Tuesday, May 14, 2013
Florida quietly shortened yellow light standards & lengths, resulting in more red light camera tickets for you
A subtle, but significant tweak to Florida’s rules regarding traffic signals has allowed local cities and counties to shorten yellow light intervals, resulting in millions of dollars in additional red light camera fines.
The 10 News Investigators discovered the Florida Department of Transportation (FDOT) quietly changed the state’s policy on yellow intervals in 2011, reducing the minimum below federal recommendations. The rule change was followed by engineers, both from FDOT and local municipalities, collaborating to shorten the length of yellow lights at key intersections, specifically those with red light cameras (RLCs).
While yellow light times were reduced by mere fractions of a second, research indicates a half-second reduction in the interval can double the number of RLC citations — and the revenue they create. The 10 News investigation stemmed from a December discovery of a dangerously short yellow light in Hernando County. After the story aired, the county promised to re-time all of its intersections, and the 10 News Investigators promised to dig into yellow light timing all across Tampa Bay.
Red light cameras generated more than $100 million in revenue last year in approximately 70 Florida communities, with 52.5 percent of the revenue going to the state. The rest is divided by cities, counties, and the camera companies. In 2013, the cameras are on pace to generate $120 million.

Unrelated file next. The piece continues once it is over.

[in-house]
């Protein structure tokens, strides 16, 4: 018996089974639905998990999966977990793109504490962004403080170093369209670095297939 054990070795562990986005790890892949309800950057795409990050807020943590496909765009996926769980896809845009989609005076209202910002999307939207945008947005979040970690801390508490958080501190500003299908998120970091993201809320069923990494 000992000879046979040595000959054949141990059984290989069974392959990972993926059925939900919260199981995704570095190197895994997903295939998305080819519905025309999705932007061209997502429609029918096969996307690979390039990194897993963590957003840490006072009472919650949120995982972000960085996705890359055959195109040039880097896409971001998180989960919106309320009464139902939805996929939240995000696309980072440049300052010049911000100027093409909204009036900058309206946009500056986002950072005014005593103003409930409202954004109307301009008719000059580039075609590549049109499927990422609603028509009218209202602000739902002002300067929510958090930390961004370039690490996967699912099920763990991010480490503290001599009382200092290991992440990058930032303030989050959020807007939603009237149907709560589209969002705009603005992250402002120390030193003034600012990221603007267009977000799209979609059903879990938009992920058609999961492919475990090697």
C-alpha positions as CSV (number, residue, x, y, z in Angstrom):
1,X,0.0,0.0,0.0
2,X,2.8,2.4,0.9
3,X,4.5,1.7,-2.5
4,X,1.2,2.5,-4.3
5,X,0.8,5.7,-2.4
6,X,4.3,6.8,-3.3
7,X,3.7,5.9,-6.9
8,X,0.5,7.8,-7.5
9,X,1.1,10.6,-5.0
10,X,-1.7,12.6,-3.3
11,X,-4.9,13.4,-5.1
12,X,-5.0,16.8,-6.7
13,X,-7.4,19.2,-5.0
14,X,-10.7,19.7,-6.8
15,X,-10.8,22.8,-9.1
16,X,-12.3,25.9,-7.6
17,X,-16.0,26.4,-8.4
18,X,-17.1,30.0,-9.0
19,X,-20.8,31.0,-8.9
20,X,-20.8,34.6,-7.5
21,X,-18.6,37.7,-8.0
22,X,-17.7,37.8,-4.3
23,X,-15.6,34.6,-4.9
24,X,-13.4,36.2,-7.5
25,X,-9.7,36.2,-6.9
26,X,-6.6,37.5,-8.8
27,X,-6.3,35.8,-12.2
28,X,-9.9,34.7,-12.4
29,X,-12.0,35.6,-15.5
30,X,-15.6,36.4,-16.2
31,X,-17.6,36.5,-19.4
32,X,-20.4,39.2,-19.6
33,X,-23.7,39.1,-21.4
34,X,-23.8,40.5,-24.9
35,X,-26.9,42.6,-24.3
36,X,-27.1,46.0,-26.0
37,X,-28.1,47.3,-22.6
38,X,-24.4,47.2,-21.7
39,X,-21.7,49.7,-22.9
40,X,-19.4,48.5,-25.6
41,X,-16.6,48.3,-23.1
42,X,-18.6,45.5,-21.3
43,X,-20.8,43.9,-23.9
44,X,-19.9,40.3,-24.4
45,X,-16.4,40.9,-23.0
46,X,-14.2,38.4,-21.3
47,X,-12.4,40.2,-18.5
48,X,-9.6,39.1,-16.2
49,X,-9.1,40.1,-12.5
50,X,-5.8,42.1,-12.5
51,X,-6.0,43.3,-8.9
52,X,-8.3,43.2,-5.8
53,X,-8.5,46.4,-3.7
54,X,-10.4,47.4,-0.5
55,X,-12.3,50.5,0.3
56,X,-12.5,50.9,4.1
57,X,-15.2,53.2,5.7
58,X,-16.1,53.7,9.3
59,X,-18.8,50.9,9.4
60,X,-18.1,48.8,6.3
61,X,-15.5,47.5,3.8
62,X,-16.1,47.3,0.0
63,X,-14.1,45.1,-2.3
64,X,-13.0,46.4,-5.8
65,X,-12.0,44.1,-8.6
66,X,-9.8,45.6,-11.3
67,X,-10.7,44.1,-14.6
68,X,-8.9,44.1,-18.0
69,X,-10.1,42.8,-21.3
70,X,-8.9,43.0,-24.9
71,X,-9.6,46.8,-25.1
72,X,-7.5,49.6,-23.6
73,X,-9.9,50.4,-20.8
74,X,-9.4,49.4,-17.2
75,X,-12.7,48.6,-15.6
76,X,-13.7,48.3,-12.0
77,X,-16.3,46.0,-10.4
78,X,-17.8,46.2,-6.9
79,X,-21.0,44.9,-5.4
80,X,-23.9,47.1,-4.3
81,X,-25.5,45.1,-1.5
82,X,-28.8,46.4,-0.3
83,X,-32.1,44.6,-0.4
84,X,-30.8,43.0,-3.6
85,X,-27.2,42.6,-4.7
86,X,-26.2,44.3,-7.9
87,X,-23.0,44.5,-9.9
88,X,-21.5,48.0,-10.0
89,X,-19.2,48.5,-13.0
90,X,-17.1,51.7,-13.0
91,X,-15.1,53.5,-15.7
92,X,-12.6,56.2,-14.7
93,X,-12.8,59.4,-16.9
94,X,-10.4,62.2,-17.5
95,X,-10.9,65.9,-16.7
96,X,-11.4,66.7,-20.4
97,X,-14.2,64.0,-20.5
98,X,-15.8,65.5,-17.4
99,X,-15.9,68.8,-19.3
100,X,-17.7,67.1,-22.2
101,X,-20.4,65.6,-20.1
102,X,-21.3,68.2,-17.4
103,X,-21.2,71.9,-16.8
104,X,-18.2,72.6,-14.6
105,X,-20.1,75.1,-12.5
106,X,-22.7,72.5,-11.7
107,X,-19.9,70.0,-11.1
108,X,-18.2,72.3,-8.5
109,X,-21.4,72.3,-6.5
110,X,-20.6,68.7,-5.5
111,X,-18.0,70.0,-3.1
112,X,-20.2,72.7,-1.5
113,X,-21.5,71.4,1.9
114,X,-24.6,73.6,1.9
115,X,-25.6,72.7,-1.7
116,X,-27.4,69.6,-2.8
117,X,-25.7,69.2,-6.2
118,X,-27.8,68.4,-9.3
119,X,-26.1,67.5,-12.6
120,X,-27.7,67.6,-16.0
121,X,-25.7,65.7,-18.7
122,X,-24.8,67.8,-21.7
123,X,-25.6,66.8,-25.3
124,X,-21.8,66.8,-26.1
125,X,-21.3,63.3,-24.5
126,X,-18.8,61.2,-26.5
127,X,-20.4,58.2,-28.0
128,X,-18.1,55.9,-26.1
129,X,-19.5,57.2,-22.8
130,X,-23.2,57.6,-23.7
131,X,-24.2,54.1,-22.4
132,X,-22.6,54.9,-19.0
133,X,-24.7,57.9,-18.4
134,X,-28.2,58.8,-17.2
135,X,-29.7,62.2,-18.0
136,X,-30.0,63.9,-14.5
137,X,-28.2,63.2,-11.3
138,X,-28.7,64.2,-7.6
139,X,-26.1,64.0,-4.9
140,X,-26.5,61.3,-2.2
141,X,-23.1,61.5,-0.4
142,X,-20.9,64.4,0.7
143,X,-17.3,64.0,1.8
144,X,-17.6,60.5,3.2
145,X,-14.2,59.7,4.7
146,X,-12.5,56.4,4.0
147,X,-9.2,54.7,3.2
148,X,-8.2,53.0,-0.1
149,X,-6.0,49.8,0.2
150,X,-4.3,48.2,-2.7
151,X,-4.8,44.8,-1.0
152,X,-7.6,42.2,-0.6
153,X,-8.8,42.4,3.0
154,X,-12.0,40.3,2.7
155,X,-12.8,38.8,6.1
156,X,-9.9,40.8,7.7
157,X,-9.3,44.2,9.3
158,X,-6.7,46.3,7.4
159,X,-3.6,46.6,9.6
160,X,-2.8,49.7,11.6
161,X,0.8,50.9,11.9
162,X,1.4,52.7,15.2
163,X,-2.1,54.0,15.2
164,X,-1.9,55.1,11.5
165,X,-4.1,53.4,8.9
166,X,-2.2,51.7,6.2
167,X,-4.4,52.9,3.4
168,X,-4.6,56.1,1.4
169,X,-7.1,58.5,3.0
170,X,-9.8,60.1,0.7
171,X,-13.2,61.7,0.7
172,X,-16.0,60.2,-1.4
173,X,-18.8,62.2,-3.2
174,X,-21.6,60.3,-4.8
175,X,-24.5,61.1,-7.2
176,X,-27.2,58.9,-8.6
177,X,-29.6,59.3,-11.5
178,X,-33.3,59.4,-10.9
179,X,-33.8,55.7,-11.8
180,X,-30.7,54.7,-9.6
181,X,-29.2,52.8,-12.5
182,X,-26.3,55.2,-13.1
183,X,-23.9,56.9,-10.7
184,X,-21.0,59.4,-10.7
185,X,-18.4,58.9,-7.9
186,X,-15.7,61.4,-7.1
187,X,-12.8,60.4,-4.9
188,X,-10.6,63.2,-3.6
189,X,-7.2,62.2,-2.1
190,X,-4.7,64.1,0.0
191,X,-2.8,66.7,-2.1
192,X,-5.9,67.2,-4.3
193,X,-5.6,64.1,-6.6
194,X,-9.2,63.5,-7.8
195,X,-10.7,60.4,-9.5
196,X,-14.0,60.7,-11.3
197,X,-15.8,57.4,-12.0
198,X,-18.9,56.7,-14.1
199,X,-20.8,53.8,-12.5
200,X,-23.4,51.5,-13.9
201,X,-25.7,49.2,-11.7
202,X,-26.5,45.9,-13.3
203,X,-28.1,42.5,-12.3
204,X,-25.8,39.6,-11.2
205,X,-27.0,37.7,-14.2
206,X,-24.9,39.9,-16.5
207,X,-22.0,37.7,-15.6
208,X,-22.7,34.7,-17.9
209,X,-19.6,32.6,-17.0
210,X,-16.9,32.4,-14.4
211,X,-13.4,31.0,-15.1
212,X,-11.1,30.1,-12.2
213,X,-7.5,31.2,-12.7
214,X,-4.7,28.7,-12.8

“Red light cameras are a for-profit business between cities and camera companies and the state,” said James Walker, executive director of the nonprofit National Motorists Association. “The (FDOT rule-change) was done, I believe, deliberately in order that more tickets would be given with yellows set deliberately too short.”
Monday, May 6, 2013
A provision in Florida law that would have significantly scaled back the power and means of local governments like Palm Coast to issue red-light camera violations was replaced this week with provisions that do the reverse.
A bill that cleared the House and Senate in the final days of the legislative session vastly increases the power of local governments to issue red-light camera violations. It discourages people accused of running red lights from challenging their ticket by increasing their fine 158 to $406 should they contest and lose. It eliminates the independent court magistrate who presides over hearings, replacing that magistrate with an appointee of the local government using the cameras, such as a code enforcement board or its designee. And anyone who doesn’t pay a ticket after being found guilty will have his or her next car registration renewal suspended until the penalty is paid.
Friday, April 12, 2013
As students are receiving offers from colleges to be a part of their incoming class of 2017, it only makes sense that we talk about some outstanding institutions. Though your parents and loved ones may only want you going to an Ivy League school, there are many great reasons to make the decision to go elsewhere.